Panama Martyrs Day

January 9

On the anniversary of the murder of Raud the Strong in Norway, Panama’s Martyrs Day remembers a tragedy half a world away and a thousand years later. The oppressors this time? The good ol’ U.S. of A.*

On January 9th, 1964 two-hundred Panamanian high school students marched to Balboa High School in the U.S. Canal Zone to raise the Panamanian flag in what was expected to be a peaceful protest.

By the end of that day, twenty-two Panamanians lay dead, and the city was in chaos.

very low-res cover of Life Magazine, 1/24/64, © Life Magazine
Tensions had increased over the early 1960’s between Panamanians and “Zonians,” the term used to refer to the highly patriotic group of U.S. citizens and supporters residing in the Canal Zone. The clash of identities and national pride was symbolized by an ongoing debate about flying the US and Panamanian flags at public institutions within the Canal Zone.

“In 1960, after a series of riots in Panama, President Eisenhower ordered that Panama’s flag should fly side by side with the Stars and Stripes at the U.S. Canal Zone building.”Life Magazine

Other sources point out it was actually Kennedy’s decision to fly the Panamanian flag with the U.S. flag throughout the Canal Zone. However, this policy had not been carried out at the time of Kennedy’s assassination in November 1963.

The patriotism of the Zonians was fueled by the recent assassination and by a Molotov cocktail attack on the U.S. Embassy in Panama City the month before.

The chief architect of the Panama Canal Company was suing to prevent the flying of the Panamanian flag at his site, and a temporary compromise was imposed–that satisfied no one and angered everyone. The compromise was to fly no flag, either U.S. or Panamanian at sites in the Canal Zone.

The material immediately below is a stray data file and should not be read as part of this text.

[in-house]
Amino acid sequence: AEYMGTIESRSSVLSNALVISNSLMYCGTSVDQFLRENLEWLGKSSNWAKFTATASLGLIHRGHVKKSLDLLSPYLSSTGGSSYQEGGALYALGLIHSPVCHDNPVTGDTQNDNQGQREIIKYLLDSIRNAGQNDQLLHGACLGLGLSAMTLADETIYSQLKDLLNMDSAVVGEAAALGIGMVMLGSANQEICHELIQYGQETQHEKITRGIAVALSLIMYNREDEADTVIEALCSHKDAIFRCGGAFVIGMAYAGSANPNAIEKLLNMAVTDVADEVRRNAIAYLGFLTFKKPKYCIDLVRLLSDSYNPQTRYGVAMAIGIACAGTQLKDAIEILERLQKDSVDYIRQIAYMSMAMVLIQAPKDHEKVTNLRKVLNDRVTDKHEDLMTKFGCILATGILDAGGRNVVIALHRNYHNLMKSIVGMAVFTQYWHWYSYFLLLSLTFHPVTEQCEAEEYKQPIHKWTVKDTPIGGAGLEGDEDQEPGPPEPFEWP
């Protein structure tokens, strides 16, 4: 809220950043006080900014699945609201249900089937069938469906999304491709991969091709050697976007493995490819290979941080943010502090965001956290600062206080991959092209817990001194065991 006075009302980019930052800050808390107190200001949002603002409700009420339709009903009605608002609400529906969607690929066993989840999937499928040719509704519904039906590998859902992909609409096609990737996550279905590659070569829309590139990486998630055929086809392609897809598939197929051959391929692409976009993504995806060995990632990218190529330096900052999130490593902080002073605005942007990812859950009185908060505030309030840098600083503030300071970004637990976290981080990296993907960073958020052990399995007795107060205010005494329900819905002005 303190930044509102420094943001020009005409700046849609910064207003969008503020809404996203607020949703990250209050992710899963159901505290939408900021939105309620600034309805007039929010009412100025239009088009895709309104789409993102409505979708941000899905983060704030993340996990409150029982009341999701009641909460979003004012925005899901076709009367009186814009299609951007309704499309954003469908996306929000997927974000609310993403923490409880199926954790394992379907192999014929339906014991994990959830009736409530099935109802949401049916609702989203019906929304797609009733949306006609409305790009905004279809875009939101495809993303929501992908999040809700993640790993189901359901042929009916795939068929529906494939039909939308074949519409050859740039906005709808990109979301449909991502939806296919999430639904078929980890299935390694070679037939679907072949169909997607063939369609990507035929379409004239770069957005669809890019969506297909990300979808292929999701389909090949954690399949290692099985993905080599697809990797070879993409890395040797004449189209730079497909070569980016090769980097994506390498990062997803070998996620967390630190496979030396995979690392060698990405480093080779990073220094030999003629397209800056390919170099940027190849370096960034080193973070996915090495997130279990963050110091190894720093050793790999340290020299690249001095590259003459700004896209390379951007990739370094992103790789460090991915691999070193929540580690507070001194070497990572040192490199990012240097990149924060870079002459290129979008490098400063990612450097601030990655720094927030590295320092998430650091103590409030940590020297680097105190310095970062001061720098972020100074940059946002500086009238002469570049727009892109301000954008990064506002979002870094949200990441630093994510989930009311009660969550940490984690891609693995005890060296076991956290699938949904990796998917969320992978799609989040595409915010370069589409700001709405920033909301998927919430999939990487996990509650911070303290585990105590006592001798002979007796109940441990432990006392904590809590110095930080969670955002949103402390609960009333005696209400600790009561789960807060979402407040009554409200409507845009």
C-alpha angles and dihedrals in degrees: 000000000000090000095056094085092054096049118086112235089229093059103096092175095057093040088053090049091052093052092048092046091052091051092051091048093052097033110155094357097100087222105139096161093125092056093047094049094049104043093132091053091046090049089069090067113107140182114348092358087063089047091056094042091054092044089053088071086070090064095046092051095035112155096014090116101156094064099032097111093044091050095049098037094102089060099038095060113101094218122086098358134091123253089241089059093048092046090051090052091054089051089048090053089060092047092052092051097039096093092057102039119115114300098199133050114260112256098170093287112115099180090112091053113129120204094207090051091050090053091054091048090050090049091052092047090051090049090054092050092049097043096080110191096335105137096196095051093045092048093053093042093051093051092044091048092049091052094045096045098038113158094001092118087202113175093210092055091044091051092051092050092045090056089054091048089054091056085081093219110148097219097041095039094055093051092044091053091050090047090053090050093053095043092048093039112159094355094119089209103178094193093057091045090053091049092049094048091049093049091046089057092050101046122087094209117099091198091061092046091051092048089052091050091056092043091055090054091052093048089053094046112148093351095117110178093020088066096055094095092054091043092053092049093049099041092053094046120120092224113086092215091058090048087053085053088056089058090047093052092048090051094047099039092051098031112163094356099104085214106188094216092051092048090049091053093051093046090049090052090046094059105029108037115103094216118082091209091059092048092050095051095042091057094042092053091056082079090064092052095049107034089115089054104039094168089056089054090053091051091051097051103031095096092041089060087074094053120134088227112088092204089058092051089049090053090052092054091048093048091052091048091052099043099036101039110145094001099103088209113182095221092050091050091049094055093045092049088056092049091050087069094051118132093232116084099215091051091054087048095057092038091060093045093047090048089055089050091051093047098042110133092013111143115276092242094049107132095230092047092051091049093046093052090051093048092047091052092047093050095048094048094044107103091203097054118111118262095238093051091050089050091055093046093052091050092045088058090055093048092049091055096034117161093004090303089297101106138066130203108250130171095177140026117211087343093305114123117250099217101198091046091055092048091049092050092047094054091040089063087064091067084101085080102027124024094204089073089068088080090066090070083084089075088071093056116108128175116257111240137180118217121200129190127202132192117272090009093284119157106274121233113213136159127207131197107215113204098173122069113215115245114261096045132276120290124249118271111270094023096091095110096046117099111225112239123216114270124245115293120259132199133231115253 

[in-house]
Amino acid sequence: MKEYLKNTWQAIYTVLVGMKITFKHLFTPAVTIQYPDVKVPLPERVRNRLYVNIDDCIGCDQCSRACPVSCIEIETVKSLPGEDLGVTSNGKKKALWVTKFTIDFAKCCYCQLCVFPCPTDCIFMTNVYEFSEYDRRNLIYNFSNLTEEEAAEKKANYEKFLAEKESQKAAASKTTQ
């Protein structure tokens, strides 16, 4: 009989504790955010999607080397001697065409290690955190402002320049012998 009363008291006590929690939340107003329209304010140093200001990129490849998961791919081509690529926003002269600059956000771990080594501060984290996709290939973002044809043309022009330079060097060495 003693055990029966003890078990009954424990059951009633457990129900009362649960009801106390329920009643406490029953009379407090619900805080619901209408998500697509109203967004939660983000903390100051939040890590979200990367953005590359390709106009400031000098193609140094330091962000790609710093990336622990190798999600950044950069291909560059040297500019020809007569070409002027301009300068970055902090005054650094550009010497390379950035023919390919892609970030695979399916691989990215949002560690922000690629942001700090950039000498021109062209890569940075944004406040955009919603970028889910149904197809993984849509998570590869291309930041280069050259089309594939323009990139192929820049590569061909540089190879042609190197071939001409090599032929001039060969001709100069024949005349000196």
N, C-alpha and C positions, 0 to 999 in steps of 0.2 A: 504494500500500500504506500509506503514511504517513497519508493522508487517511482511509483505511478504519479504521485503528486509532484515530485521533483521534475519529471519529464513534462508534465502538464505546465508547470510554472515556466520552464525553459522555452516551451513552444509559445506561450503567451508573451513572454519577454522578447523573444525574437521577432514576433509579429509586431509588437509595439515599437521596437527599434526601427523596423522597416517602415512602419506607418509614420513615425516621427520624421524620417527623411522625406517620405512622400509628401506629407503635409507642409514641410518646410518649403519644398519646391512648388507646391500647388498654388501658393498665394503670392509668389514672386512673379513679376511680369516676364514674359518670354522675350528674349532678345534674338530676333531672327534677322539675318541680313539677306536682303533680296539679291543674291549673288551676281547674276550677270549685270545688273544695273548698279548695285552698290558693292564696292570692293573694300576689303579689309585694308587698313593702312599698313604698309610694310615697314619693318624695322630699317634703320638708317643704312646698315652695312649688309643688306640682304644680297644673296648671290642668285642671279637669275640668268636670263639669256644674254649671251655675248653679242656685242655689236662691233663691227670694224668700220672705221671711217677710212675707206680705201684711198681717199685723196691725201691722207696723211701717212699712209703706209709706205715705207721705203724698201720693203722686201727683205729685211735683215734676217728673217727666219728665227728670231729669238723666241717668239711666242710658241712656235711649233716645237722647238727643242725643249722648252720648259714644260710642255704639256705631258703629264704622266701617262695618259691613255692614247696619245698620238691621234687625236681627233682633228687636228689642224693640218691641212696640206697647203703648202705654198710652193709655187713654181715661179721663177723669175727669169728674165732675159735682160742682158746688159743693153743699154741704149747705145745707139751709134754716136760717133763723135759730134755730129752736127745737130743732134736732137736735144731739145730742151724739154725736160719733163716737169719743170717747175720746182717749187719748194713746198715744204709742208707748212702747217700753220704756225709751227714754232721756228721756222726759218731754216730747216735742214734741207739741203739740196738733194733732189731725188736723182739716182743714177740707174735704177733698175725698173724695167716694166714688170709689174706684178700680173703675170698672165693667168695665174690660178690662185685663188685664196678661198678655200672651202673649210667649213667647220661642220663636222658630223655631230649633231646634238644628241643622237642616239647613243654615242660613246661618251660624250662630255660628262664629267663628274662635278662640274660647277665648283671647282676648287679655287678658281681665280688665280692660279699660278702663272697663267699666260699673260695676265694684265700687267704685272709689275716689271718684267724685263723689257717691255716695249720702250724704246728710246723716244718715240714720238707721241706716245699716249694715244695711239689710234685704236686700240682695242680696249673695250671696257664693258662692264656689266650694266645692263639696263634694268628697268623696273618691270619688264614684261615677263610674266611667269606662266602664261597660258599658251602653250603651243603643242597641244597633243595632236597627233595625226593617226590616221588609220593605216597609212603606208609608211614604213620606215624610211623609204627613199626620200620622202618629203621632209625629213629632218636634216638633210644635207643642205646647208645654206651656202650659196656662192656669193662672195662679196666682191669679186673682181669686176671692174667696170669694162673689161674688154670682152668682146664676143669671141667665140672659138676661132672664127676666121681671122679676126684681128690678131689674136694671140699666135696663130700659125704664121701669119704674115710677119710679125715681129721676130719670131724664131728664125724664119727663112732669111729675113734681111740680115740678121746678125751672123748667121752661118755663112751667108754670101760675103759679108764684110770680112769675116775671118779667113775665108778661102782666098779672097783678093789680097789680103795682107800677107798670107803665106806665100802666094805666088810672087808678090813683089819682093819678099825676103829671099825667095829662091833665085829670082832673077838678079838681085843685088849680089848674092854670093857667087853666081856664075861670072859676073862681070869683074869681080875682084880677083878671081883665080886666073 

On January 7th Zonian students at Balboa High School in the Canal Zone protested this compromise by raising the U.S. flag at the school. Officials took down the flag, but the students walked out of class to raise it again and posted their own guards to prevent its removal.

Panamanian students with flag 1964

On January 9th a group of 150-200 students from the Panamanian Instituto Nacional (high school) marched from Panama proper to Balboa High to raise a Panamanian flag in protest.

The were met by a large crowd of Zonian students, adults, and police at the high school. The situation worsened as the Zonian students refused to allow the Panamanians access to the flag pole and sang the

An altercation between Panamians and Zonians broke out in which the Panamanian flag was torn. This particular flag had a historical significance; it had been used in 1947 to protest the Filos-Hines Treaty.

Panama students and Canal Zone troops - 1/9/64

“As word of the Balboa flag desecration incident spread, angry crowds formed along the border between Panama City and the Canal Zone. At several points demonstrators stormed into the zone, planting Panamanian flags. Canal Zone police tear gassed them. Rocks were thrown, causing minor injuries to several of the cops. The police opened fire.” — Eric Jackson

The first person killed was Ascanio Arosemena, a 20 year-old college student, who had not participated in the demonstrated, but was on his way to a movie when he came upon the scene. A photo (below) shows him helping to evacuate an injured student moments before he was shot in the back.

Angry Panamanians demonstrators set fire to Canal Zone cars, shops, and buildings, tore down sections of the “fence of shame” separating the Canal Zone, and used Molotov cocktails on the house of the US District Judge. Police initially used tear gas to stop the crowds. Then bullets.

When the onslaught was over, 22 Panamanians lay dead. Six of the them had been trapped when the American Airlines building was set on fire. One victim was an 18 month-old baby girl killed by excessive tear gas. Hundreds were wounded.

U.S. Army officials insisted bullets were never directly fired into the crowd, but one source says claims the military expended 450 .30 caliber rifle rounds, close to a thousand rounds of birdshot, and over 7,000 tear gas canisters.

By 8pm the pandemonium had spread throughout the country including the city of Colon, where riots broke out and three U.S. soldiers were killed.